With Valentine’s Day right around the corner, it’s the perfect time to get the lighting in your home ready for a romantic evening. Replacing old light switches with dimmer switches allows you to set the mood in a room, as well as helps save electricity and extend the life of your light bulb. Learn how to install one in your home by following the directions below.
Determine Wiring Configurations
Dimmers come in two basic wiring configurations: standard single-pole dimmers and three-way dimmers. According to The Home Depot, with a single-pole dimmer, a single switch controls a light. With a three-way dimmer, you can control a light with two switches. Before purchasing the dimmer switch, you need to know the number of switches that turn on and off the light. For example, if only one switch controls the light, purchase a single-pole dimmer. If two switches control a single light or a group of lights, you will need a three-way dimmer. To ensure your dimmer can handle the necessary wattage, calculate the total in your light fixture by adding up the bulb wattage. For example, three 60-watt bulbs in one light fixture mean the wattage for that fixture is 180.
Gather Tools & Turn Off Power
The tools you’ll need for this project include a screwdriver, wire stripper, inexpensive voltage tester and needle-nose pliers. To begin, turn off the power to your switch at the breaker and double-check for hot wires in the box. Confirm the power is off by flipping the switch on and off and make sure nothing turns on.
Remove Old Switch
Remove your existing wall plate by unscrewing the screws mounting the switch to the wall box. Carefully pull the switch away from the wall. According to The Home Depot, if you see a bundle of white wires in the back of the wall box, you can leave them intact, as you will not be using them. If you are replacing a three-way switch, one wire will be joined to a screw that is colored differently or labeled “COMMON.” Note that this is different from the wire joined with the green screw, which is ground wire. It’s recommended to tag the common wire with a piece of electrical tape to identify it when wiring the new dimmer. Be sure to remove all wires from the old switch. For a visual on how this might look, click here.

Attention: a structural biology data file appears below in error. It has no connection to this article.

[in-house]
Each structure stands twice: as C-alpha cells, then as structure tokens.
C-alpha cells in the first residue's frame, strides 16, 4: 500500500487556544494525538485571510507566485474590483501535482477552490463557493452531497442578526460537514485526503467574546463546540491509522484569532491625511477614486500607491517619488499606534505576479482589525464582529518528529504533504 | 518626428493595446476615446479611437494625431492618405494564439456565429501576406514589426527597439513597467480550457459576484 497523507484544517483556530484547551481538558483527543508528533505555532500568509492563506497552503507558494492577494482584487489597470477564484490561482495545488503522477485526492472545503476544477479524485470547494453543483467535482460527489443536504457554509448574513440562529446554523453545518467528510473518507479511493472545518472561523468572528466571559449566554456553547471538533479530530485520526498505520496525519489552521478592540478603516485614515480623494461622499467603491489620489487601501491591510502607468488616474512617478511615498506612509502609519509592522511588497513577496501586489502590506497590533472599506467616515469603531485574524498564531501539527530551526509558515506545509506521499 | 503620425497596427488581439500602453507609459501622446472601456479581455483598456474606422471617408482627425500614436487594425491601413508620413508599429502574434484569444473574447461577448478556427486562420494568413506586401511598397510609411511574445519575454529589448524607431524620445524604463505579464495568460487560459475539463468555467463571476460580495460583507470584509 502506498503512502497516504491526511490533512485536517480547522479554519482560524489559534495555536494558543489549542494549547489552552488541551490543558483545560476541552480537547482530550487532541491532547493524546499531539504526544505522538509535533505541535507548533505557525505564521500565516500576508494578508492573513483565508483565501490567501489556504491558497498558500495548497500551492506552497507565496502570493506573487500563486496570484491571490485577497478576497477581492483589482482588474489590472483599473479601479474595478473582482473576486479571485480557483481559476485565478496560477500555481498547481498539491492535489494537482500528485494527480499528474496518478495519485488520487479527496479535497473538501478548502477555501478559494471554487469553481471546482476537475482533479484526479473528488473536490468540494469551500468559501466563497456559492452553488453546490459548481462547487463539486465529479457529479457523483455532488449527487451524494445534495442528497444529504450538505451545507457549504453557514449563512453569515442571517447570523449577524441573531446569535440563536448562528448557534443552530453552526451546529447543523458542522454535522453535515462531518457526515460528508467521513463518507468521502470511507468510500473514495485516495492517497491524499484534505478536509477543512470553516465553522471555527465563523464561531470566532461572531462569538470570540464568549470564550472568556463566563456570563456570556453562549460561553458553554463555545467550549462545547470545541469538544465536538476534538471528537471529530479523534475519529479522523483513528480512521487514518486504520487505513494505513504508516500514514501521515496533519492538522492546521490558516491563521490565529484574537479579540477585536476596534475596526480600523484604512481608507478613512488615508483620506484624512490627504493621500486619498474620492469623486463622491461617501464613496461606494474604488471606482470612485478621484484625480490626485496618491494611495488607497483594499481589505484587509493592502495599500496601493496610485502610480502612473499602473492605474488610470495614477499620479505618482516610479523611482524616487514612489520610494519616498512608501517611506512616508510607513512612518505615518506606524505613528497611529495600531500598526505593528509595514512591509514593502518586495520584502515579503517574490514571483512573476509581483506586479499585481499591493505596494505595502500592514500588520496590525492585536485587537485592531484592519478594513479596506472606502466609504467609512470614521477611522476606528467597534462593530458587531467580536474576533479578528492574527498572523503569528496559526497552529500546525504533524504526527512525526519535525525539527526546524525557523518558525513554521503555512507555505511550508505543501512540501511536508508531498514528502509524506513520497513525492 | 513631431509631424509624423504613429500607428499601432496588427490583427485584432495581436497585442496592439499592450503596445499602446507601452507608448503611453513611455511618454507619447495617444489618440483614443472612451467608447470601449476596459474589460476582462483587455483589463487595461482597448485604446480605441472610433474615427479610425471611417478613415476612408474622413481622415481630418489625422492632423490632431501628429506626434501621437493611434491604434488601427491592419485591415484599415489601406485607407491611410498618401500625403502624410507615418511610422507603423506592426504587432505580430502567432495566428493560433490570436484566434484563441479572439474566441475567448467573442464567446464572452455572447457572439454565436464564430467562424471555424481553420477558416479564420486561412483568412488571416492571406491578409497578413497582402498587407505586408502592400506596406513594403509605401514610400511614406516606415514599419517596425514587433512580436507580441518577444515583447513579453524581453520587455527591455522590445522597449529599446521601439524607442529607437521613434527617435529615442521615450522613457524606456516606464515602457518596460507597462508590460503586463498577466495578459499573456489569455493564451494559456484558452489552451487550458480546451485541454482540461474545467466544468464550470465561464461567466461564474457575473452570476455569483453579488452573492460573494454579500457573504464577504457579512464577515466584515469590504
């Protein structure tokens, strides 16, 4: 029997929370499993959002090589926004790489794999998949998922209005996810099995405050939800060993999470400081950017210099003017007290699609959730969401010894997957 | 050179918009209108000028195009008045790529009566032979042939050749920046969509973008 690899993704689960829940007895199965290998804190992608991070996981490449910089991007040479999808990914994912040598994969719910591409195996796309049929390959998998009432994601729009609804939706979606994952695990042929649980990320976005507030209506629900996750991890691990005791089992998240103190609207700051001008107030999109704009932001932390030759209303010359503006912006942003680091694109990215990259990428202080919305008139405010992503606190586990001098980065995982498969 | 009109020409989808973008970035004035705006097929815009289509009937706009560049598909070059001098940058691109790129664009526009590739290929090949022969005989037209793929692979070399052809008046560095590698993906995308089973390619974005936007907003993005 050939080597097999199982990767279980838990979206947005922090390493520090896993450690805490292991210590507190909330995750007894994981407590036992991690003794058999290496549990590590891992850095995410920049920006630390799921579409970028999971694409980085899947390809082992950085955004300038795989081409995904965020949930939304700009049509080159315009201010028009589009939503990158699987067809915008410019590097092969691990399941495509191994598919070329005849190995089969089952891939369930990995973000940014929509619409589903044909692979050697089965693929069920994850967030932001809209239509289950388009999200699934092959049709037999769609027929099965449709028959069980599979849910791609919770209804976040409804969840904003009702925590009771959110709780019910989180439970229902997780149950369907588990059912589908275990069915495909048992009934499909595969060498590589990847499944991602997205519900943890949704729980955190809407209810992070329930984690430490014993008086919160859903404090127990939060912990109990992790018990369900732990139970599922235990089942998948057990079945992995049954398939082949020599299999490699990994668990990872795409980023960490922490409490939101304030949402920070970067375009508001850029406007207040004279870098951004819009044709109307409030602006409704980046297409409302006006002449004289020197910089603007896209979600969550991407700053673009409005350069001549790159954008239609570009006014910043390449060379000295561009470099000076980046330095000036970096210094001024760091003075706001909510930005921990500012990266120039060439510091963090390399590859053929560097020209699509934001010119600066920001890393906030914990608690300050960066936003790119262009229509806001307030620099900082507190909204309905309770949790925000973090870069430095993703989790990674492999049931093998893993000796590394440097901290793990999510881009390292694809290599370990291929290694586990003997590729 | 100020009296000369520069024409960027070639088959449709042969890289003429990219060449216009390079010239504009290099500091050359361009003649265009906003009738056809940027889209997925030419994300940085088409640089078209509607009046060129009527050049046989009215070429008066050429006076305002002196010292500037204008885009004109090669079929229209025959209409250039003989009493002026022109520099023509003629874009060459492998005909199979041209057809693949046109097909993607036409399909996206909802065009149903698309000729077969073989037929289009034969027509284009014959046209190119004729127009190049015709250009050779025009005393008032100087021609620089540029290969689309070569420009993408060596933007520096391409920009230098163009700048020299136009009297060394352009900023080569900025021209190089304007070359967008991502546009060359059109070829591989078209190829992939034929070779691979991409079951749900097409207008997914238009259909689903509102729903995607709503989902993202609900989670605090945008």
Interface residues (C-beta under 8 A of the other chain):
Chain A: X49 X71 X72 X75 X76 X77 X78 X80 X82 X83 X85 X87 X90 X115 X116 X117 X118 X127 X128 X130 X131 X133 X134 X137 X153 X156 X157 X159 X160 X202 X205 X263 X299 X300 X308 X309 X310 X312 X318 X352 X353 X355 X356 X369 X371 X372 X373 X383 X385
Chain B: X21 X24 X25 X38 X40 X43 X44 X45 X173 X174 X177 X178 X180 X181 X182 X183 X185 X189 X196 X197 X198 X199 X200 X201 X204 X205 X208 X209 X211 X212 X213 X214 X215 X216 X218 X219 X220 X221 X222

Add New Dimmer Switch
If you are adding a standard single-pole dimmer, you should join the ground wire from your dimmer to a green or bare copper wire in the wall box and twist the ends together clockwise and cap them by using a wire nut. The Home Depot recommends joining each dimmer wire (typically black wires) to a house wire (typically red or white wires with black marking) by gripping the wire ends with a pair of pliers and twisting them together. Tighten a wire nut over each pair of wire ends. If there is bare wire exposed, unscrew the wire nut, remove the wires, trim the ends of the wires with a wire cutter, and re-cap the wires.
If you are installing a three-way dimmer, you should join the ground wire from your dimmer to a green or bare copper wire in the wall box. Twist the ends together clockwise and cap them using a wire nut. Join the black dimmer wire to your tagged common wire and remove the electrical tape. Then, add the two remaining dimmer wires, called traveler wires, separately to each remaining wire in your wall box. Use a screwdriver to mount your dimmer to the wall with the provided screws.
Replace Wall Plate
The last step to installing a dimmer switch is to replace the wall plate. To do this, The Home Depot recommends carefully tucking the wires back into the electrical box and tightening the screws holding dimmer to the electrical box. If you’re installing a dimmer that has a removable knob, remove the knob from the dimmer by gently pulling outward before attaching the wall plate. If the dimmer is on a separate wall plate, tighten the mounting screws that hold the wall plate to the switch. If you’re using a wall plate with a “screwless” design, screw the wall plate adapter to the dimmer, and carefully snap the wall plate onto the adapter.
Once this is done, you can now turn the power back on at the breaker and test the dimmer.
TIP: Use WD-40® Multi-Use Product to help unstick light dimmer switches.
This was originally posted in February 2015.